Anonymous, Death by a Thousand Cuts,
+/- 1900, China,
Vintage silver print, Excellent,
13.5 X 8 cm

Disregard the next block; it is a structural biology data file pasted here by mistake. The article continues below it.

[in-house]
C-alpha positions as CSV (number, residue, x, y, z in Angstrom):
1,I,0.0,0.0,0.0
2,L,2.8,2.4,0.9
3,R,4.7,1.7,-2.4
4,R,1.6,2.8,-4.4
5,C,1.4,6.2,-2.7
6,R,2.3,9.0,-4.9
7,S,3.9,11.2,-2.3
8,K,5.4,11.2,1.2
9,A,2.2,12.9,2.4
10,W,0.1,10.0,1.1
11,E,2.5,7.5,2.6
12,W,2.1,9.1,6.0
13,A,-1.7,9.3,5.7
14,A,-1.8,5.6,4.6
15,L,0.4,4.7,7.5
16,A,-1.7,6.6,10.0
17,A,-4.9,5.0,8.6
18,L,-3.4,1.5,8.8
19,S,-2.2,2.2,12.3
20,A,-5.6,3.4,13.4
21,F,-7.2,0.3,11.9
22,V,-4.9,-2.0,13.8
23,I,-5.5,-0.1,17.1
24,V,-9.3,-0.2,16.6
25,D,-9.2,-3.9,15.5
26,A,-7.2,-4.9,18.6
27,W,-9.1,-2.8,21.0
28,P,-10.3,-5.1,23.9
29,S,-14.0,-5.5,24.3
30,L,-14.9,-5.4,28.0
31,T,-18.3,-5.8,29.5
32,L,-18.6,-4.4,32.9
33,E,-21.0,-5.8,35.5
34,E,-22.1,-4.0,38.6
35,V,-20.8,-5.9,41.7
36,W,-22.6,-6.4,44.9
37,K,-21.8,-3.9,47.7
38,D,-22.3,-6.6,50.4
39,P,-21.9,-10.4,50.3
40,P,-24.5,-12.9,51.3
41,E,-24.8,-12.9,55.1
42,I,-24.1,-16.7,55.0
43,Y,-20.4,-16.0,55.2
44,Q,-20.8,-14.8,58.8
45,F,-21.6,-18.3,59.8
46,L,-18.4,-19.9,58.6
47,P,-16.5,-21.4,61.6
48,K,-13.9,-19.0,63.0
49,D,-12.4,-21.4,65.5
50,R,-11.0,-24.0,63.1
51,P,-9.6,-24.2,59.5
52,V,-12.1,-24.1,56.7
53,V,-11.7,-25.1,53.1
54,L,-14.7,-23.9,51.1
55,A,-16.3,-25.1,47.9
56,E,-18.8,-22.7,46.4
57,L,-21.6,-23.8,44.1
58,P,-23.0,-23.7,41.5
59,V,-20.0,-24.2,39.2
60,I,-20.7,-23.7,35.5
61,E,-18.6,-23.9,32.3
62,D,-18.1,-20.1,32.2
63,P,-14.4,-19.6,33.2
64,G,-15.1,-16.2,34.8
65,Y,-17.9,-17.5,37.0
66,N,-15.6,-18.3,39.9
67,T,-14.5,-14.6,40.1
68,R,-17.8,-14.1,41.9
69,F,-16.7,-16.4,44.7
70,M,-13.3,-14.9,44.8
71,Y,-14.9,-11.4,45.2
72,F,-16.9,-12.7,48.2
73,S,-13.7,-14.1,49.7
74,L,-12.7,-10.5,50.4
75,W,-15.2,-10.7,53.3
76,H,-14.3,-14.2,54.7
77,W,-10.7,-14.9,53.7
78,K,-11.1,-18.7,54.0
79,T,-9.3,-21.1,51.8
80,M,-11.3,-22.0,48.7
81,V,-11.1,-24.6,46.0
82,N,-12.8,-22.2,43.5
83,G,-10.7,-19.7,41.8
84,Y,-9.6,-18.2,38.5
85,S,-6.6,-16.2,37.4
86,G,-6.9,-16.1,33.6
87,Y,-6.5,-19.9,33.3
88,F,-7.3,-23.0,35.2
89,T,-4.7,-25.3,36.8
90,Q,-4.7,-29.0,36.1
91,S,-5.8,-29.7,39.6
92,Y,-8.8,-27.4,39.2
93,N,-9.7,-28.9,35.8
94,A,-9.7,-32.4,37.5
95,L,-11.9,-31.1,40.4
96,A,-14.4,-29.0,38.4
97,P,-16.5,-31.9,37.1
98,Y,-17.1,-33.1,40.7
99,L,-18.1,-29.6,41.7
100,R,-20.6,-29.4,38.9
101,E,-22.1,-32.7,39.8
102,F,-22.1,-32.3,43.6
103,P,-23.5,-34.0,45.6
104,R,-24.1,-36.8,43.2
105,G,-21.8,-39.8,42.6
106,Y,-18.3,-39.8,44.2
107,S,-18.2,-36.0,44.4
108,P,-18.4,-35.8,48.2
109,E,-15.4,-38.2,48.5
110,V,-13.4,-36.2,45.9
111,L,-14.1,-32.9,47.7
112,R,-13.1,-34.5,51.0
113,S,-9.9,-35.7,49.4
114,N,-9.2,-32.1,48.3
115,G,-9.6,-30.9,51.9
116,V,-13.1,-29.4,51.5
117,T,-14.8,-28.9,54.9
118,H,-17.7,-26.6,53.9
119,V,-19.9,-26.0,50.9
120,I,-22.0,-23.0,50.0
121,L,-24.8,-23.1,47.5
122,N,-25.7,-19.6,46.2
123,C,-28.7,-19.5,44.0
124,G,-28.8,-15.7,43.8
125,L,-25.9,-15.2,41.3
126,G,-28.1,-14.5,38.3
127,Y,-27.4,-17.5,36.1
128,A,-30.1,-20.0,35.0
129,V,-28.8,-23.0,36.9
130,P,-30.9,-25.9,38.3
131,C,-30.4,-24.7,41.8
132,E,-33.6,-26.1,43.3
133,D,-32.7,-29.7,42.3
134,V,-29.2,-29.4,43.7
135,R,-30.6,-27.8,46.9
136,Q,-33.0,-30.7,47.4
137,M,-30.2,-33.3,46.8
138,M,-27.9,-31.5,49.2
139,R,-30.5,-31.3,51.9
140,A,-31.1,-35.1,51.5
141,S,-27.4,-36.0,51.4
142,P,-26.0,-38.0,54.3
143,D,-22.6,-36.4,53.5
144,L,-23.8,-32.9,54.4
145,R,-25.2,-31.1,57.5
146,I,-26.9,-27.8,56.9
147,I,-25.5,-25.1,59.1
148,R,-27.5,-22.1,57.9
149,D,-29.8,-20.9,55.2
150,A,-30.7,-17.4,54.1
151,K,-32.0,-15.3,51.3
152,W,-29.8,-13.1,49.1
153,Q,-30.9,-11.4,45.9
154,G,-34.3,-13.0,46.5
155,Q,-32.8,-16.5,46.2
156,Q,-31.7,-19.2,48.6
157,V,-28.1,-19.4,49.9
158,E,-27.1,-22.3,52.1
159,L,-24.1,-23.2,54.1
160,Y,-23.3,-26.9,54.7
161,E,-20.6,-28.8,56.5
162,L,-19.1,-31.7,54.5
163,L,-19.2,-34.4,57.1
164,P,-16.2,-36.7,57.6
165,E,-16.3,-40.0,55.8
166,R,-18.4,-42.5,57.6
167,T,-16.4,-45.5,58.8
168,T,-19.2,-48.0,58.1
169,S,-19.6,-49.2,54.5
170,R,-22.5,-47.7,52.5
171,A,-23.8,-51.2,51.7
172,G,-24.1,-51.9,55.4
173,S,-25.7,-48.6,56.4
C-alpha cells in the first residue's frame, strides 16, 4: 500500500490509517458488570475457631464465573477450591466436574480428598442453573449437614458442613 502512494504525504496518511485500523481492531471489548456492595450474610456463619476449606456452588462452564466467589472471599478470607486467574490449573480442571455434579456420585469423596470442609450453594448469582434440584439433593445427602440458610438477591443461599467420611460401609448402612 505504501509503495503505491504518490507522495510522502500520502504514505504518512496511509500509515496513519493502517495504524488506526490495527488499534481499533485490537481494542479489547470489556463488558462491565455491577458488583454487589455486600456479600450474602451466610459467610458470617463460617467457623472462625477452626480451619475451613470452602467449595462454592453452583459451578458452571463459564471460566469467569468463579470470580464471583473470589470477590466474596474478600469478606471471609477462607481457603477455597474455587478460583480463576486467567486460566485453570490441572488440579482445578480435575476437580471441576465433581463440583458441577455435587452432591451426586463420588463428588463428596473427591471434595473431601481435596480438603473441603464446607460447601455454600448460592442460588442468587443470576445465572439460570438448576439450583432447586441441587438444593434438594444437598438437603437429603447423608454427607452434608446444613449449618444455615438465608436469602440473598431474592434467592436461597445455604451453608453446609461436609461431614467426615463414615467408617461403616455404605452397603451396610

Antique Chinese "Death by a Thousand Cuts" "making the last cut before death" original photograph. Slow slicing (língchí) also known as lingering death is a form of execution used in China before the modern era. The literal meaning of língchí is "humiliating and slow"; the method was officially outlawed in 1905. Slow slicing was sometimes used for the torture and execution of a living person, or applied as an act of humiliation only after death. It was meted out for offences such as acts of treason, murder, or assault on one's parents. There are problems in obtaining details of how the executions took place. It seems however that executions consisted of cuts to the arms, legs, and chest, followed by decapitation or a stab to the heart. For those who could afford it, it was not unusual to bribe the torturer so that the coup de grace came more quickly, thereby reducing the victim's suffering. This method of execution became a fixture in the image of China among some Westerners and is sometimes referred to as death by a thousand cuts. It appears in various romantic accounts of Chinese cruelty, such as Harold Lamb's 1930s biography of Genghis Khan.